Scientists Say Household Chores Help Kids’ Brains
Doing jobs around the house can boost brain activity.
By: Kirsten Brooker | June 29, 2022 | 523 Words
“Chore” may be the most dreaded word in a child’s home. Not many enjoy doing the dishes or running the vacuum, but maybe you would feel better about the work if you knew the benefits. A recent study found that kids who regularly help around the house show improved problem-solving skills and a stronger overall ability to think.
The idea for the study arose amid the COVID-19 pandemic lockdowns. Researchers wondered if kids were asked to do more than usual to help around the house since they were home all day. About half of the children did the same chores as before, while around one-third reported doing more to help. So, what was discovered about the kids who did their fair share? Let’s find out.
Hard Work Pays Off
As with most things in life, something worth having is rarely easy to get. If it were easy, everyone would do it. But, for many, this is a lesson learned over time. The study conducted by researchers from La Trobe University in Australia revealed ways to discover this life lesson a little sooner than most.
The study included the parents and guardians of 207 children between the ages of five and 13. The adults were asked to answer questionnaires about the number of household jobs kids were asked to do. The research team, led by student Deanna Tepper, found that brain skills such as planning, keeping self-control, remembering instructions, and multi-tasking were all improved in the kids with more responsibilities at home.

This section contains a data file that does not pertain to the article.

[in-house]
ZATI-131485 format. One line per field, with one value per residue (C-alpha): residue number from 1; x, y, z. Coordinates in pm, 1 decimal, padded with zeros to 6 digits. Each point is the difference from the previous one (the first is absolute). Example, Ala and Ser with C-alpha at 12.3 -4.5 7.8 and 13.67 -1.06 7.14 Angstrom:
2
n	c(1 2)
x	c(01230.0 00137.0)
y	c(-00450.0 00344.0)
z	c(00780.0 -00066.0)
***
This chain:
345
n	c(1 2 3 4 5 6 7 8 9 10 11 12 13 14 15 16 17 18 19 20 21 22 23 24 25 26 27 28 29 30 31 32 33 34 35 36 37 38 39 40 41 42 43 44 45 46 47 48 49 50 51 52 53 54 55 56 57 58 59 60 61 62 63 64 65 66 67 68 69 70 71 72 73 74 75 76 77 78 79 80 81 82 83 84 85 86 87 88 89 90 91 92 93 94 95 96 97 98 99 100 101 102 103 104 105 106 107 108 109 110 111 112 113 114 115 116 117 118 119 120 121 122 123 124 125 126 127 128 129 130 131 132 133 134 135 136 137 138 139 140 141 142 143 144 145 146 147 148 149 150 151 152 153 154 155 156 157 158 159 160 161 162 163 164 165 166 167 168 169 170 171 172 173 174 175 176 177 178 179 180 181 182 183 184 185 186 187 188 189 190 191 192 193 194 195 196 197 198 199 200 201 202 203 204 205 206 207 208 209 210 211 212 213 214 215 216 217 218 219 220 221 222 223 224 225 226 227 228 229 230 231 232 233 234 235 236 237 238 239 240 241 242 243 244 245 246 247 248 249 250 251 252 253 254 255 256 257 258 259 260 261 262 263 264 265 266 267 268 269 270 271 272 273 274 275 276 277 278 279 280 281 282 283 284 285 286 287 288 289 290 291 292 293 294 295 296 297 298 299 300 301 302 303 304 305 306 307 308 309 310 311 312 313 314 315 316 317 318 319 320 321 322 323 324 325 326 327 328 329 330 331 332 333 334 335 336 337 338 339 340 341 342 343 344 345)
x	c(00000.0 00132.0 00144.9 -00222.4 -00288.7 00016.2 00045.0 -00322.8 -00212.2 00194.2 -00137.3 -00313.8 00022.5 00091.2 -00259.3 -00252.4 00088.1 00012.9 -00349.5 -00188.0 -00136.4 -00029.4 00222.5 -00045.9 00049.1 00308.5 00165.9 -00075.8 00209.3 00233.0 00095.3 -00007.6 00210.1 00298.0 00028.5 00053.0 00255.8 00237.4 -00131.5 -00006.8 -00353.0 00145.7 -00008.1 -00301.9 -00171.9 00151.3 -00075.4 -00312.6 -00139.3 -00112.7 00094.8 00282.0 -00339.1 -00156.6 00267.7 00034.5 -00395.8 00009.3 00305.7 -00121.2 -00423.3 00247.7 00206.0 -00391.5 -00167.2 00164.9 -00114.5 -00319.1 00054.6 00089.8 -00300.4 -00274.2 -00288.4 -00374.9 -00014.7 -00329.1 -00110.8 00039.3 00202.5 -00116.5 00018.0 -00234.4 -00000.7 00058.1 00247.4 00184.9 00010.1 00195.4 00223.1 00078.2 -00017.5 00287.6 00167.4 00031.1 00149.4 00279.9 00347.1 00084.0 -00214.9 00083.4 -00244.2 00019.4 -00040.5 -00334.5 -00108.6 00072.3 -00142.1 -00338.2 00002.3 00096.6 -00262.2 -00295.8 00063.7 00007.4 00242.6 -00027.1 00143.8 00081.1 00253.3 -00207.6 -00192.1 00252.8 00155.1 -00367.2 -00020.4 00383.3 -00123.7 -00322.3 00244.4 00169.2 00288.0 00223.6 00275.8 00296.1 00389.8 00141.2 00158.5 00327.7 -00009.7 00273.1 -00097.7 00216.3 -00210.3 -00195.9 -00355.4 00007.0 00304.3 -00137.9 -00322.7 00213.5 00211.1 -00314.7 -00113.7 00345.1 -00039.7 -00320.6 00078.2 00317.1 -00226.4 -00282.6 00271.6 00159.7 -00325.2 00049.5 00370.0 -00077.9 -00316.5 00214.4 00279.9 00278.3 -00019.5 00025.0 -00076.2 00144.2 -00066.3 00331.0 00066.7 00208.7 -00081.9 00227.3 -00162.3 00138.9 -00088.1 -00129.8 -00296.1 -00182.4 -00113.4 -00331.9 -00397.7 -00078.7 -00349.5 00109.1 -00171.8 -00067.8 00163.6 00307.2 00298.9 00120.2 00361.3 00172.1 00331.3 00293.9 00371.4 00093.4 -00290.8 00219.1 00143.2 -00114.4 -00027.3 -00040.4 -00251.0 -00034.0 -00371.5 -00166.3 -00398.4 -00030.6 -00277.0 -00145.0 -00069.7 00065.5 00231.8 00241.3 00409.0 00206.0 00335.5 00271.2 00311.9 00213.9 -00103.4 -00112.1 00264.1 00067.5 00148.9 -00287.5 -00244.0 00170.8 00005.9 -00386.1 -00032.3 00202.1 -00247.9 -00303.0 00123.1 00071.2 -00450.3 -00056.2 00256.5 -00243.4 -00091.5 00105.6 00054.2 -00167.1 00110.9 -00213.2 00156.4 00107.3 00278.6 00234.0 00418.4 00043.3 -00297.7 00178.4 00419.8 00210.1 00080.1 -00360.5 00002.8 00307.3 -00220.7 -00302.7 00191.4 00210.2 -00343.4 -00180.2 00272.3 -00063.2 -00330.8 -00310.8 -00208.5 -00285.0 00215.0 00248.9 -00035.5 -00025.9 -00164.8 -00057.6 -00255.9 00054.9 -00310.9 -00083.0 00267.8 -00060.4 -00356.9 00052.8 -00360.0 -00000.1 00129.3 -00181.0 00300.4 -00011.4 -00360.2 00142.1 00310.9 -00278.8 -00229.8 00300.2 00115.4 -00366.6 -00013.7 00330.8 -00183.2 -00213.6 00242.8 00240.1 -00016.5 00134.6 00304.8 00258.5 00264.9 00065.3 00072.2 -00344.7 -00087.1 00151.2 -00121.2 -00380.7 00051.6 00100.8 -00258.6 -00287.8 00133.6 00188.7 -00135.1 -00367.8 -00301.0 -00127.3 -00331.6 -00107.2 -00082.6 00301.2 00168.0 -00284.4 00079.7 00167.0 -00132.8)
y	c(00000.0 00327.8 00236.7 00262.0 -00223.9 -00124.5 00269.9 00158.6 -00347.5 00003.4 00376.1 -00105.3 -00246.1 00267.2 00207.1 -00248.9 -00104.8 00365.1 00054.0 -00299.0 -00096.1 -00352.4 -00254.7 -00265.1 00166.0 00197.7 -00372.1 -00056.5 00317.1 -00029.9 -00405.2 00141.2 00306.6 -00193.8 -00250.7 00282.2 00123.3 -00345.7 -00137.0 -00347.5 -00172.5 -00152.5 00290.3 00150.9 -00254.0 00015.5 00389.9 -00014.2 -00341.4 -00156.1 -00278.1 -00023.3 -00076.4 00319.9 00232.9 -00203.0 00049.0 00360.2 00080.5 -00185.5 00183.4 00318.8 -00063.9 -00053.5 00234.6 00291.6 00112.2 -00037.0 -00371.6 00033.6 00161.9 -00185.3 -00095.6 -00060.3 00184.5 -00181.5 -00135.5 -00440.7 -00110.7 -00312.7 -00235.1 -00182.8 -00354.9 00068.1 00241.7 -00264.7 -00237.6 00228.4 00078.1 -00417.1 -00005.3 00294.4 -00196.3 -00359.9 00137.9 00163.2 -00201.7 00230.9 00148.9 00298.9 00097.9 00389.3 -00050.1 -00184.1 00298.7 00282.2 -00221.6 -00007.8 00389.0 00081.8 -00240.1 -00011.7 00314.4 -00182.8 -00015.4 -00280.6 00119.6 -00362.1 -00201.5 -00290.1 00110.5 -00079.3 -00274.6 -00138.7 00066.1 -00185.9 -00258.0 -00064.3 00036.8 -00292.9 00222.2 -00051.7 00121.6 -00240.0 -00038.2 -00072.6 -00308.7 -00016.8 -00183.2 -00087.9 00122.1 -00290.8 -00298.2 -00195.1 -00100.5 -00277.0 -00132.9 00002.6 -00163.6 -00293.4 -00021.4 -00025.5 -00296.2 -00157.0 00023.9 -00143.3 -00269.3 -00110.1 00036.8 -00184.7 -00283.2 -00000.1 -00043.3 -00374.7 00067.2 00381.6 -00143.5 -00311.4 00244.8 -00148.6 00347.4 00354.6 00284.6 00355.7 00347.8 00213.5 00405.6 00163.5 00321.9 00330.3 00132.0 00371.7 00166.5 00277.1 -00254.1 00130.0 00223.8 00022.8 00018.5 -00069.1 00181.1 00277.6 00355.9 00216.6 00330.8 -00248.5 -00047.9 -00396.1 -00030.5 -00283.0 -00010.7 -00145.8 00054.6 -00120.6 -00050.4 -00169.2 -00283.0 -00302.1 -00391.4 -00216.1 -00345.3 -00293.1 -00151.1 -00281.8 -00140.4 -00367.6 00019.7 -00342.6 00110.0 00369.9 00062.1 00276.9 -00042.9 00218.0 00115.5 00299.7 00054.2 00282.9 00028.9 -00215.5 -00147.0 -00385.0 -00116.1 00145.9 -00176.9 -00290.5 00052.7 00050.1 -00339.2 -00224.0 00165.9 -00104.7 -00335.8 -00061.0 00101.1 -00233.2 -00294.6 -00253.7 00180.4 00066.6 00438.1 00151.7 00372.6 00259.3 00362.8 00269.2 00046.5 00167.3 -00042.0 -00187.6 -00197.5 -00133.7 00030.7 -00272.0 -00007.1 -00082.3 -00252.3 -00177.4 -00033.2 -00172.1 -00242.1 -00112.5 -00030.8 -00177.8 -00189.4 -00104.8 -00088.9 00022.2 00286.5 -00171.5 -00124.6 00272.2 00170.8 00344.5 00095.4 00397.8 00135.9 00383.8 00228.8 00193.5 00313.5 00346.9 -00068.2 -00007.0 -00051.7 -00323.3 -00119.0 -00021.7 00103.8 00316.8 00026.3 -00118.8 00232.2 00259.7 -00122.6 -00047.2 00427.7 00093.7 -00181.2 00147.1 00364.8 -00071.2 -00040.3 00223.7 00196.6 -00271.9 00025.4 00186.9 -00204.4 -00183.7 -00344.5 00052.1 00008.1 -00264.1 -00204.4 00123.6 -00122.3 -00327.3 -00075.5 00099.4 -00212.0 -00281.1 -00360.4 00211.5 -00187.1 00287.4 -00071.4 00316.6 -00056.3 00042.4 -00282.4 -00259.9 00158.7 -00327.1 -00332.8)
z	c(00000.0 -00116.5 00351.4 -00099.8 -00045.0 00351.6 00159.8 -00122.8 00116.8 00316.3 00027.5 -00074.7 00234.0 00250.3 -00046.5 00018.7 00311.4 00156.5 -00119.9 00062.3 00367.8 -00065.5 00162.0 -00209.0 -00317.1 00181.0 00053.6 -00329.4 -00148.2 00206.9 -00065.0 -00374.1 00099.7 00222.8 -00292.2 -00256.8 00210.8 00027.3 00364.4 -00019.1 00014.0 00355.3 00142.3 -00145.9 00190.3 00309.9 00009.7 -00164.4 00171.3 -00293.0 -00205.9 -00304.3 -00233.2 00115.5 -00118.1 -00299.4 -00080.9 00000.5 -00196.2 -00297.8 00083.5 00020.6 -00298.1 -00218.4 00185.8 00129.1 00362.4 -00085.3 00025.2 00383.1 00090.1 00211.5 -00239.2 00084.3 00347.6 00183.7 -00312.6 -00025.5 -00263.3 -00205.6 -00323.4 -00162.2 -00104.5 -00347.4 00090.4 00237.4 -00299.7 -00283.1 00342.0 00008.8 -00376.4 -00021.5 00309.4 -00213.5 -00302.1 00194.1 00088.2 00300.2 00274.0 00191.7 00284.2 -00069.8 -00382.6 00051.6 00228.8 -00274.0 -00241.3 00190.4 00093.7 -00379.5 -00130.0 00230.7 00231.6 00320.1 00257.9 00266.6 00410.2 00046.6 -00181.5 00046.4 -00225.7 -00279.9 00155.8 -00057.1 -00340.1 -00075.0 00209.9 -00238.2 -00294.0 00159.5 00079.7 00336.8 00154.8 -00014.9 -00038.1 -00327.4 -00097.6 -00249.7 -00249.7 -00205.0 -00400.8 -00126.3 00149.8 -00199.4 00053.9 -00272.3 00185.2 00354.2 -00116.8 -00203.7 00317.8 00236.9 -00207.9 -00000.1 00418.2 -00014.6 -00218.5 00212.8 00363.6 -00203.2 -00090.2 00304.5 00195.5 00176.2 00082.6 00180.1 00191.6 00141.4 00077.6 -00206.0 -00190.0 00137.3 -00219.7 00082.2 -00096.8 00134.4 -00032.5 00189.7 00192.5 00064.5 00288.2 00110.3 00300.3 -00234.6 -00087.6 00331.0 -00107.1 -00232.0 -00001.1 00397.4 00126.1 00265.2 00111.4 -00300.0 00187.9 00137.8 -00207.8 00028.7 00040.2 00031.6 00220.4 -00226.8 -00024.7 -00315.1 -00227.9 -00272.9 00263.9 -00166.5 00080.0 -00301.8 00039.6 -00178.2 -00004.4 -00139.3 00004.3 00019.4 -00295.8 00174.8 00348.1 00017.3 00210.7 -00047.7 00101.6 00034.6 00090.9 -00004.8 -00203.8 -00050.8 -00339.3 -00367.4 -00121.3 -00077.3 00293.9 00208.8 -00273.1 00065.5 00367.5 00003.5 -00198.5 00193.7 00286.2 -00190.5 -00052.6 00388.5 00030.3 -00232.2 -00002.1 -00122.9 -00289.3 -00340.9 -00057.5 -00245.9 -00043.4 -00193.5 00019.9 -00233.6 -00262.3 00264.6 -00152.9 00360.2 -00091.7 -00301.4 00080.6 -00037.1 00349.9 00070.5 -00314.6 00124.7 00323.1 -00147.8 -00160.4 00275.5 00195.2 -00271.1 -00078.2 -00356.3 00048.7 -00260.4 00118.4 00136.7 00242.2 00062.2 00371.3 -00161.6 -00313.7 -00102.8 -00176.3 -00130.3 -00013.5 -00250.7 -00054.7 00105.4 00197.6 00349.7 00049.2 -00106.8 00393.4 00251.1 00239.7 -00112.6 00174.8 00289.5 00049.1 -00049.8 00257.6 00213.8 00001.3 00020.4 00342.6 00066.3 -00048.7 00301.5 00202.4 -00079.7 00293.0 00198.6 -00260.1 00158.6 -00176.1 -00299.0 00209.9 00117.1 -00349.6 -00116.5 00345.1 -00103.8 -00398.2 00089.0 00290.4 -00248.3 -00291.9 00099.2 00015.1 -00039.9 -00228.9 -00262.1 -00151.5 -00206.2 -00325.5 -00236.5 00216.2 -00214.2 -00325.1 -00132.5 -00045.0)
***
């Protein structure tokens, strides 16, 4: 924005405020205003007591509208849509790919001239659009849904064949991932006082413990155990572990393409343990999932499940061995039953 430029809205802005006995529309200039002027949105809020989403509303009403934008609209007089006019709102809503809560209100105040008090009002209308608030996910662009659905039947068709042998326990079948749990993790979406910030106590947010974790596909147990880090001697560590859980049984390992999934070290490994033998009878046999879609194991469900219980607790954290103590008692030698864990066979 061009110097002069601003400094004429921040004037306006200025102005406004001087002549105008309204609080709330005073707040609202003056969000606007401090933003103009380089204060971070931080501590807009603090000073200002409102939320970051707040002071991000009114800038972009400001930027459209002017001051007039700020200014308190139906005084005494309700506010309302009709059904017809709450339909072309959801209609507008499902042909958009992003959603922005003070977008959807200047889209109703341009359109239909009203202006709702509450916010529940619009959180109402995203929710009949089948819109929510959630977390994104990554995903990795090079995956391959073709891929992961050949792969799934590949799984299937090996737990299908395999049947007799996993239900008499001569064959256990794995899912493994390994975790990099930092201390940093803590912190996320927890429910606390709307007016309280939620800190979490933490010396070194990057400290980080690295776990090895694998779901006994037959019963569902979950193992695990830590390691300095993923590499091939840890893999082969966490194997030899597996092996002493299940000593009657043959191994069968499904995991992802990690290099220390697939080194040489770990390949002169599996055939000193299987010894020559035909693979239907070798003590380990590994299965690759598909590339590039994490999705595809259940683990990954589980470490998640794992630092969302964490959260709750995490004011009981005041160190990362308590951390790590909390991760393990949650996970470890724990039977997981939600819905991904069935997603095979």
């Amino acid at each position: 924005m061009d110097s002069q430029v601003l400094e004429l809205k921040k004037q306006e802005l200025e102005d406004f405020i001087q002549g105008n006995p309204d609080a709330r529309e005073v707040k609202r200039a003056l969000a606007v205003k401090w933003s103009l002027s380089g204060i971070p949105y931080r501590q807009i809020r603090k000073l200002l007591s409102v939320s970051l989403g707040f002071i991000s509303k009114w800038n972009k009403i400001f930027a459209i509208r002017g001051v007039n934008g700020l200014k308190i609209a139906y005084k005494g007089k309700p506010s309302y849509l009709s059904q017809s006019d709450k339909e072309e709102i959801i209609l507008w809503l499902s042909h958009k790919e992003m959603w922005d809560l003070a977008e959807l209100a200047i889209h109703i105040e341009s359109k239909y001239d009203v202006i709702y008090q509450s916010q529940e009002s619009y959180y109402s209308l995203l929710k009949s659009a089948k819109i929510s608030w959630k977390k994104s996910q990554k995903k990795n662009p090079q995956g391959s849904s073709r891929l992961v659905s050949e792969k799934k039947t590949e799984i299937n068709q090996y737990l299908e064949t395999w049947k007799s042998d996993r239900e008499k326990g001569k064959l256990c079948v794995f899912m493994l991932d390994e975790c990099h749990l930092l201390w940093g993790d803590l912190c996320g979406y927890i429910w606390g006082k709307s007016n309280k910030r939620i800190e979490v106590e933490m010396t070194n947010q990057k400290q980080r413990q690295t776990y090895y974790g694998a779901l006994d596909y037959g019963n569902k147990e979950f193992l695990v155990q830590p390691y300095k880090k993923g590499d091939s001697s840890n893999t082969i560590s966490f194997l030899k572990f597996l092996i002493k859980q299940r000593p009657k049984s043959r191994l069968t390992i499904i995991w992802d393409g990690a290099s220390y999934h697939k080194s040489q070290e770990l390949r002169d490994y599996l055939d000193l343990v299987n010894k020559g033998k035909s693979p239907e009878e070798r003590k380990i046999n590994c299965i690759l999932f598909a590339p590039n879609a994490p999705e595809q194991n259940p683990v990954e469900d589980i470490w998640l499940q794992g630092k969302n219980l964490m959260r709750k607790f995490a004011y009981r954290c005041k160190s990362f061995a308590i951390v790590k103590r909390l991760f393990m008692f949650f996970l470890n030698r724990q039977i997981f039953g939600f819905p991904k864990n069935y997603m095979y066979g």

Tepper states: “Children who cook a family meal or weed the garden on a regular basis may be more likely to excel in other aspects of life – like schoolwork or problem solving.”
The team found that tasks should be suited to the kids’ age, so they feel a sense of accomplishment upon completing the work. This improves self-esteem and social skills, and promotes a feeling of satisfaction.
Why Does It Matter?
The logic is simple; lazy kids become lazy adults. Improving certain brain functions at a younger age is great because it predicts future behaviors and abilities.
“Impairments or delays … can lead to difficulties in the ability to self-regulate, plan, and problem solve as adults, having implications later in life on reading performance and mathematical ability,” Tepper said. She added that kids’ brain development also affects their general academic performance at school.
The study found that kids should not only do chores that affect them individually, like preparing their own food and personal hygiene. They should also perform family-care tasks, meaning doing things for others.
Luckily, the researchers also showed that doing enjoyable chores has more benefits. Jobs that a person finds boring will not have the same positive results as jobs they enjoy or value.
So, whether it’s cooking, gardening, tidying up, laundry, or something else, it’s a good idea to find a few chores that suits you and help out around the house – it could even change your life!